Regarding Robert Samuelson's article (What is entitlement? Let's drop the label," Oct. 22), he's as confused as our friends in Washington, D.C., are. Social Security and Medicare are not entitlements. My employer and I have contributed 15 percent of my income before taxes since 1965. If you averaged only $30,000 over your working life, that's close to $220,500. Over 49 years of working at 5 percent simple interest, that's $892,919.98. If you took only 3 percent per year, you'd receive $26,787.60 per year and it would last better than 30 years.
What about congressional benefits — free health care, outrageous retirement packages, 67 paid holidays, 3 weeks paid vacation, unlimited paid sick days. Now that's what I call welfare, and you have the nerve to call my Social Security retirement entitlements.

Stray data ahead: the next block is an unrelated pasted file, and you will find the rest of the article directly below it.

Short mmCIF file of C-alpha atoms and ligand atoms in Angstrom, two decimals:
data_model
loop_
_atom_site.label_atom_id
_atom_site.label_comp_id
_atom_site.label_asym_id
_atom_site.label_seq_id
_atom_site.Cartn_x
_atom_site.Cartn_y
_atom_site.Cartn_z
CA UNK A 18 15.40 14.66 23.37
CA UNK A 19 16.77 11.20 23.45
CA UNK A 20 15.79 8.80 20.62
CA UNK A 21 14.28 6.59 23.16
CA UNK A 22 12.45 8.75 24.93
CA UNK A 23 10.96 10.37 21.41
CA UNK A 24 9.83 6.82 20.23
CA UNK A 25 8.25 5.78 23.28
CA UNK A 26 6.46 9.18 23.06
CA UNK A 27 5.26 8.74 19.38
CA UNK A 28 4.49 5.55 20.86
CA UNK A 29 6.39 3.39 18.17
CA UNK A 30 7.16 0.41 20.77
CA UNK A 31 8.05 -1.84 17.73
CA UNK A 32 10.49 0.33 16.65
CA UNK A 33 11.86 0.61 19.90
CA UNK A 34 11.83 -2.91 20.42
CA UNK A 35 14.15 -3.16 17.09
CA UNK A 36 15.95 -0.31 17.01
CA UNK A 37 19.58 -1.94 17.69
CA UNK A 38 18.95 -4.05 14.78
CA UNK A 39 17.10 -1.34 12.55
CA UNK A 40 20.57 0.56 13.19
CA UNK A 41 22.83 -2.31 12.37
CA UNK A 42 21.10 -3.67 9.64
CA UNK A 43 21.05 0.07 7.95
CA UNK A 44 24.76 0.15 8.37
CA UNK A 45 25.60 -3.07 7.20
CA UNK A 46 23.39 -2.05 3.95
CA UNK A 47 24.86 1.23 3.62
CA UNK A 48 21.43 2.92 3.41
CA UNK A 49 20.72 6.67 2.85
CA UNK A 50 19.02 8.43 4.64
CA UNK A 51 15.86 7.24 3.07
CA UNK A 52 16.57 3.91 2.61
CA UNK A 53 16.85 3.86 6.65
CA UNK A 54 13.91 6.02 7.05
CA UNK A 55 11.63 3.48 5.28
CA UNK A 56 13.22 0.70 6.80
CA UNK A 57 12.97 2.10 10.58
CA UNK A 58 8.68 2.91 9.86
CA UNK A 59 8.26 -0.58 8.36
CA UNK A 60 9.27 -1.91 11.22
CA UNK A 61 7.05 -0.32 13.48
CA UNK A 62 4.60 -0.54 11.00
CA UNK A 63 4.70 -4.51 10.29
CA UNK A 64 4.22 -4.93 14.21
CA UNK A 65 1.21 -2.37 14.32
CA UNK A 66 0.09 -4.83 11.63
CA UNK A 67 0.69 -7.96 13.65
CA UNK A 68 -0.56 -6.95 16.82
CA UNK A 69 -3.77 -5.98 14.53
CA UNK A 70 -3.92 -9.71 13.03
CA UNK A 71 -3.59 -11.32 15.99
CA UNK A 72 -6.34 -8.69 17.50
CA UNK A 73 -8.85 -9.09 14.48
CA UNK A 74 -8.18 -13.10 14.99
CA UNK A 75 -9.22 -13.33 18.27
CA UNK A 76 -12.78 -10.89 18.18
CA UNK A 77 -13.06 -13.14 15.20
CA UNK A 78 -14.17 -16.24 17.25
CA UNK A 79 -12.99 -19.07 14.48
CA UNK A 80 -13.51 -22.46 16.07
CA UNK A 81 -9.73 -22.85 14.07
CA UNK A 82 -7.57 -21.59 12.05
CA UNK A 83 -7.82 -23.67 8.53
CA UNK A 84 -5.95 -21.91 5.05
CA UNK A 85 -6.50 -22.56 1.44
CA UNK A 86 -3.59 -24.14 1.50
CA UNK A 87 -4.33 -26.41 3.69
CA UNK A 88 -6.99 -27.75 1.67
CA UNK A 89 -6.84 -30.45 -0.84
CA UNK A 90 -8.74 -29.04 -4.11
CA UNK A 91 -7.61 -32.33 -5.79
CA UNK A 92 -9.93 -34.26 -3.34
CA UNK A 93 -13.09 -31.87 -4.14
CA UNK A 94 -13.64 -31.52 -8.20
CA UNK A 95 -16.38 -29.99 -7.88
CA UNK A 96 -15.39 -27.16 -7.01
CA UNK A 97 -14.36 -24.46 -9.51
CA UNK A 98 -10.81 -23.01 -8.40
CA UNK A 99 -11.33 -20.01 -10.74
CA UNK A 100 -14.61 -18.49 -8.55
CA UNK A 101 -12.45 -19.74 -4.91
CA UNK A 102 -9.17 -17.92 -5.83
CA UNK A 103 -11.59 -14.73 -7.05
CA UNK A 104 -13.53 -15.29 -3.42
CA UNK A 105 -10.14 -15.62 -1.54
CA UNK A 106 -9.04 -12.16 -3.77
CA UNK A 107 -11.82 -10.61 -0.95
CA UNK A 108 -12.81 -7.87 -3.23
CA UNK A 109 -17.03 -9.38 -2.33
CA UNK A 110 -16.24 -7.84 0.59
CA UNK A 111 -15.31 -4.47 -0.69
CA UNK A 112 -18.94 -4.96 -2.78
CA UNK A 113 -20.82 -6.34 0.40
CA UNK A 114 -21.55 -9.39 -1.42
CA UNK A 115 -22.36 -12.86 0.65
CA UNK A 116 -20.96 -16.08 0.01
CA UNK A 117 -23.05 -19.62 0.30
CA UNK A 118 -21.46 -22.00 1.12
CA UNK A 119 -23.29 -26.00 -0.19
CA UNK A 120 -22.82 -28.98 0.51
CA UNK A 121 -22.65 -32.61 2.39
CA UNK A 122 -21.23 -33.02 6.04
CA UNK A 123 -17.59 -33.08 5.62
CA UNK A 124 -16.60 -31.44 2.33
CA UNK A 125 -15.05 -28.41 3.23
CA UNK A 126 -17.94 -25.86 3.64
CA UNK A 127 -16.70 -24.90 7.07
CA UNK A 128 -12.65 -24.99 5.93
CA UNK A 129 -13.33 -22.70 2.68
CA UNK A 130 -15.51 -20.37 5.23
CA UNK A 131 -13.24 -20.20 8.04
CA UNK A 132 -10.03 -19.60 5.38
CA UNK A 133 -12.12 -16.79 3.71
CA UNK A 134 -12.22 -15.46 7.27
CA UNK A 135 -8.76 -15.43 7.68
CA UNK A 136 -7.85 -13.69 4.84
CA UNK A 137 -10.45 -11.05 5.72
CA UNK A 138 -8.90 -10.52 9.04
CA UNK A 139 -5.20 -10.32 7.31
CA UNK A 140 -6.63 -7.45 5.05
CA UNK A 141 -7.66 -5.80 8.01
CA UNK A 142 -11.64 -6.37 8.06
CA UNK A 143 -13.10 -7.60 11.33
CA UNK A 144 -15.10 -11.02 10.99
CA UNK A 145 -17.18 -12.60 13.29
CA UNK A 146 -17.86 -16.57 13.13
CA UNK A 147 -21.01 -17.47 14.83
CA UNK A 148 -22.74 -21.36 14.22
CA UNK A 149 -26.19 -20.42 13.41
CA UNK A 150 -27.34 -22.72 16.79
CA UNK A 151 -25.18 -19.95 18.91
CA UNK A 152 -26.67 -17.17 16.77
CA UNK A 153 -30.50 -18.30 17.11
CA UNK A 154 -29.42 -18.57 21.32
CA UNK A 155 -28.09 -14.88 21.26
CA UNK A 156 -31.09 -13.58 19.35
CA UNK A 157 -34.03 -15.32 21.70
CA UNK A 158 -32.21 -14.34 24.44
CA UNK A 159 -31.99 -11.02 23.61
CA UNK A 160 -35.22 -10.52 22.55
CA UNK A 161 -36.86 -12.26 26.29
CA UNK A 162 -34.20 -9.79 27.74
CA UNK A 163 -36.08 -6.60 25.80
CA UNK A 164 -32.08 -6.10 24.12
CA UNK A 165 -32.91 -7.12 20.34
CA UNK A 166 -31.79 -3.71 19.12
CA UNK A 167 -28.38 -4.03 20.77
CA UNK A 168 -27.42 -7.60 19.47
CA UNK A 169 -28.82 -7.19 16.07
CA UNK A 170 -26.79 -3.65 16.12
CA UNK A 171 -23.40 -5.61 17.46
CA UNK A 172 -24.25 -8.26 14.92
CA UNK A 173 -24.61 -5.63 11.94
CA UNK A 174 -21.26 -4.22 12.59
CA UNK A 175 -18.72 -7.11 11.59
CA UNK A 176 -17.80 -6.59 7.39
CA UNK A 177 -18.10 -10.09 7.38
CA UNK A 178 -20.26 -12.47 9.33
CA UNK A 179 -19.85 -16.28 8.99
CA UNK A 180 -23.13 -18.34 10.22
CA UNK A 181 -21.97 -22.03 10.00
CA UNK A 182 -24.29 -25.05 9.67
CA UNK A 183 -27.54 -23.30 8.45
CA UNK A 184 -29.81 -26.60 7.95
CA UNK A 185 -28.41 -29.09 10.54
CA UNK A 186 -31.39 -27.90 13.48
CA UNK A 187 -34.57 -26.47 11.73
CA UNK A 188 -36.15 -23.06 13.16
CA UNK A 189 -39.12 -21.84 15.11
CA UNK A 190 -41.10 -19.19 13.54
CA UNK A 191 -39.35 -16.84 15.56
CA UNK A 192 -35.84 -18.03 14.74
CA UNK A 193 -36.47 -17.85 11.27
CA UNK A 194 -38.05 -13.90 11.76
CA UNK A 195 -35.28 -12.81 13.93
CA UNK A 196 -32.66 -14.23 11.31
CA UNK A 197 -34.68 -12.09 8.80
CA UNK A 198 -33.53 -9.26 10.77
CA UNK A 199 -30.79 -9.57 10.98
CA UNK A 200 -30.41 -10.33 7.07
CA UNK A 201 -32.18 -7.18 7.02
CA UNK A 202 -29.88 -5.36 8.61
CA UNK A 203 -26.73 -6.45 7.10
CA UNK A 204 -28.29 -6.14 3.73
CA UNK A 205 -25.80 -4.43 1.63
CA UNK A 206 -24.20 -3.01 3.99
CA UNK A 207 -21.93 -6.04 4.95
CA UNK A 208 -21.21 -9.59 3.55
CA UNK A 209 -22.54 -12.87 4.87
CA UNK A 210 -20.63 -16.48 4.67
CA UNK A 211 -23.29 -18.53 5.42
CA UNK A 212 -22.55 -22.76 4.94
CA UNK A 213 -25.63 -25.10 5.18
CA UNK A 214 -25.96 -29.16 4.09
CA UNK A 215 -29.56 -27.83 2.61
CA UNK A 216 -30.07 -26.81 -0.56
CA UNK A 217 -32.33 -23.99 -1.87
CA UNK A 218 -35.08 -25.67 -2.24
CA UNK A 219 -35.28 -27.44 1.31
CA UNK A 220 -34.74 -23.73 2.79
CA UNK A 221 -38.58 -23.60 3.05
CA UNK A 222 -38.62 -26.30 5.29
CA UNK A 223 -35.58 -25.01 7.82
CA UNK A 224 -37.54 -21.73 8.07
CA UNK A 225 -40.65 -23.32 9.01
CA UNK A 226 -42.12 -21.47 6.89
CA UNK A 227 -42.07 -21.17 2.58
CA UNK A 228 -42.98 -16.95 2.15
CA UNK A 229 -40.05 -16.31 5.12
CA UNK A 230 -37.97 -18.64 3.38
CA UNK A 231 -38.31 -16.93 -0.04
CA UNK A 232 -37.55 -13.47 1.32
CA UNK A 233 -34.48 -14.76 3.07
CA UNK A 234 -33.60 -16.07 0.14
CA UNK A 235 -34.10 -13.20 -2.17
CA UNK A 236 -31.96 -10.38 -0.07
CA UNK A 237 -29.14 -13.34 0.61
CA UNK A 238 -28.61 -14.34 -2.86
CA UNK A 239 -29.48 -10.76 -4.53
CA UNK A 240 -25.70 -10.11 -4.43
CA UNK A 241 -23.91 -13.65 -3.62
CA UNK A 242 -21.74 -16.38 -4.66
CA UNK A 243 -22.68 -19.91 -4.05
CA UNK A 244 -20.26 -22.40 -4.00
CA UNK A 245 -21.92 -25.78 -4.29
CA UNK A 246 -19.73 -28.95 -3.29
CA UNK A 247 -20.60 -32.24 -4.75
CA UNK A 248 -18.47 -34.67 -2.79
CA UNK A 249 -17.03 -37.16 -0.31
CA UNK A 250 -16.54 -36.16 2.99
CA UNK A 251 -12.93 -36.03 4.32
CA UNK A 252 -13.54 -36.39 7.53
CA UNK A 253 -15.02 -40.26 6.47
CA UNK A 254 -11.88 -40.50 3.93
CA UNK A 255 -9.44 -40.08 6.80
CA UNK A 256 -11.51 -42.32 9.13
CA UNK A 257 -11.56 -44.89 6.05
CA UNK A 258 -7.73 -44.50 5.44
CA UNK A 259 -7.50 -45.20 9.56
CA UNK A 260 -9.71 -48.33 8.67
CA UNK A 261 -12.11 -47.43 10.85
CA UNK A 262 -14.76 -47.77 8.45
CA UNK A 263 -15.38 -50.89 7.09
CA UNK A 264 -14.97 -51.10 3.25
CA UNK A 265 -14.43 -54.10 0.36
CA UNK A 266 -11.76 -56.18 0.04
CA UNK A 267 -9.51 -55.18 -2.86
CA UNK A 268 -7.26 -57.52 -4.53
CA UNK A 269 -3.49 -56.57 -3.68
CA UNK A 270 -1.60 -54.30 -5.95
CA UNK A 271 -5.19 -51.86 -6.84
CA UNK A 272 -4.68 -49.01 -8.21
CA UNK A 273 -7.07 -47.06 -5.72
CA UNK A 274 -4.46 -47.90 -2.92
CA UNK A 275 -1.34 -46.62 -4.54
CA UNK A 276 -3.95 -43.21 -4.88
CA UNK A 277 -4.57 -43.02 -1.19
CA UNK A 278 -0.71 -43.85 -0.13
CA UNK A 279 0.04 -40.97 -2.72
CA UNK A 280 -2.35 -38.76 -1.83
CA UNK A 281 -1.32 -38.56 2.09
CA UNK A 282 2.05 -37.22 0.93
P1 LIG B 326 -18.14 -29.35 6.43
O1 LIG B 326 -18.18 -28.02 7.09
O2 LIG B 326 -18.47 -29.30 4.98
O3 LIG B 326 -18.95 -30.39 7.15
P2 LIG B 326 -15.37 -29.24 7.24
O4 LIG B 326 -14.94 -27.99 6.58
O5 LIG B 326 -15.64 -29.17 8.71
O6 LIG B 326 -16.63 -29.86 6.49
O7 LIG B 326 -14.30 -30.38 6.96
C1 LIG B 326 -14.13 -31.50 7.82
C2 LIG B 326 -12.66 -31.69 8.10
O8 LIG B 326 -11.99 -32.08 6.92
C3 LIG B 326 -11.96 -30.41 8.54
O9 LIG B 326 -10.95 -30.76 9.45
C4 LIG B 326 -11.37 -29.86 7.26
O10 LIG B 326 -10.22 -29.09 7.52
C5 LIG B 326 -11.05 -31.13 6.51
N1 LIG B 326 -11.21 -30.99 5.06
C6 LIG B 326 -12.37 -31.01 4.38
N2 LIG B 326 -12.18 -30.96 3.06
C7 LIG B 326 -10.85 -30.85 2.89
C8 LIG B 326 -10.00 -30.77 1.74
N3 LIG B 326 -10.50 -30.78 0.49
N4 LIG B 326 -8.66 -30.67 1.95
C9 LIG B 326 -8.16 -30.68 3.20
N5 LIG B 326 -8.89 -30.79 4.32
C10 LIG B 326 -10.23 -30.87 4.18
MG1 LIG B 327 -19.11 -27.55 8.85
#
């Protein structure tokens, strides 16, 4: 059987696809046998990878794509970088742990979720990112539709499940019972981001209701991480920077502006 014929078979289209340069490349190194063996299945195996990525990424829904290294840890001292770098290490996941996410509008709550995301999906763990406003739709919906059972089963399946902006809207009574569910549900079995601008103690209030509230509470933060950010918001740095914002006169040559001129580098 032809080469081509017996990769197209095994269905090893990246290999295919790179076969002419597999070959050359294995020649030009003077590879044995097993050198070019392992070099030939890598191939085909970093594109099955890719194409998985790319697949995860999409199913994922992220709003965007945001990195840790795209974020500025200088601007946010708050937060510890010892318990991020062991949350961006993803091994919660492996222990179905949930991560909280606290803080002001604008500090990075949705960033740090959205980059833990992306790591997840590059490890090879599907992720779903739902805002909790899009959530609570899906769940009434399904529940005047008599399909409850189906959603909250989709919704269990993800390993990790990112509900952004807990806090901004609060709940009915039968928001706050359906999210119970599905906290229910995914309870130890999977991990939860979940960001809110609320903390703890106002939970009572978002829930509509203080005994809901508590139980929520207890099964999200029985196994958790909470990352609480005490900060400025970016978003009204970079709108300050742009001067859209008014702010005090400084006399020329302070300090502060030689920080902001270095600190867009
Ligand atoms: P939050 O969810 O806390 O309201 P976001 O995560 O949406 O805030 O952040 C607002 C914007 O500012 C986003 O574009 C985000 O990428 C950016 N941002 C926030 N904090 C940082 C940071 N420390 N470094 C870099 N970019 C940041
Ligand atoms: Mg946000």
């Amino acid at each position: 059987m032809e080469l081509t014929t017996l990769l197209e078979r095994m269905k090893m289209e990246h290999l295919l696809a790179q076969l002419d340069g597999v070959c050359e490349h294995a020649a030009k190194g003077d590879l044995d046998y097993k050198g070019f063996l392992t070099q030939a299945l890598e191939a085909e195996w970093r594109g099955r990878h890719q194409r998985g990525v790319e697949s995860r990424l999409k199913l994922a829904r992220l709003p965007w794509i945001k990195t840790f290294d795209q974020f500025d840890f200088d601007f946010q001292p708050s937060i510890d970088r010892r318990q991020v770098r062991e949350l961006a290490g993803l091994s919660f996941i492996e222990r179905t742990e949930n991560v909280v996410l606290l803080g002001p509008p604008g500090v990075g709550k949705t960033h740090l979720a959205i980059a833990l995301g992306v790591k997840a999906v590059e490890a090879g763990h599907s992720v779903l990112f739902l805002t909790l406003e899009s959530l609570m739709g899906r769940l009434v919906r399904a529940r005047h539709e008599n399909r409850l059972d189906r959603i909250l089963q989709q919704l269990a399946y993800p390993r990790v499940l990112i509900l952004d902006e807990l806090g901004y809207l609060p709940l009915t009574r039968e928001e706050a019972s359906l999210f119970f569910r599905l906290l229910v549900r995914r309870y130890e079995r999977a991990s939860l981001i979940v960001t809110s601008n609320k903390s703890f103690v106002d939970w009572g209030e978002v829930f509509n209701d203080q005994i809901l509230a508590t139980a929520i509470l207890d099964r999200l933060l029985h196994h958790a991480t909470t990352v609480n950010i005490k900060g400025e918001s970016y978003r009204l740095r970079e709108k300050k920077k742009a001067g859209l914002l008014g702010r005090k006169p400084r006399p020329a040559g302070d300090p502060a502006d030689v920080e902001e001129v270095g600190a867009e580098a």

Our retired seniors live on a fixed income with no aid and they receive no breaks, and yet we continue to feed billions in welfare to Haiti, Chile, Turkey, Pakistan, Iraq and Afghanistan. The folks in Washington all deserve a cell right next to Bernie Madoff. Shame on all of us if we elect just one incumbent next election. Their priorities are sure not mine.
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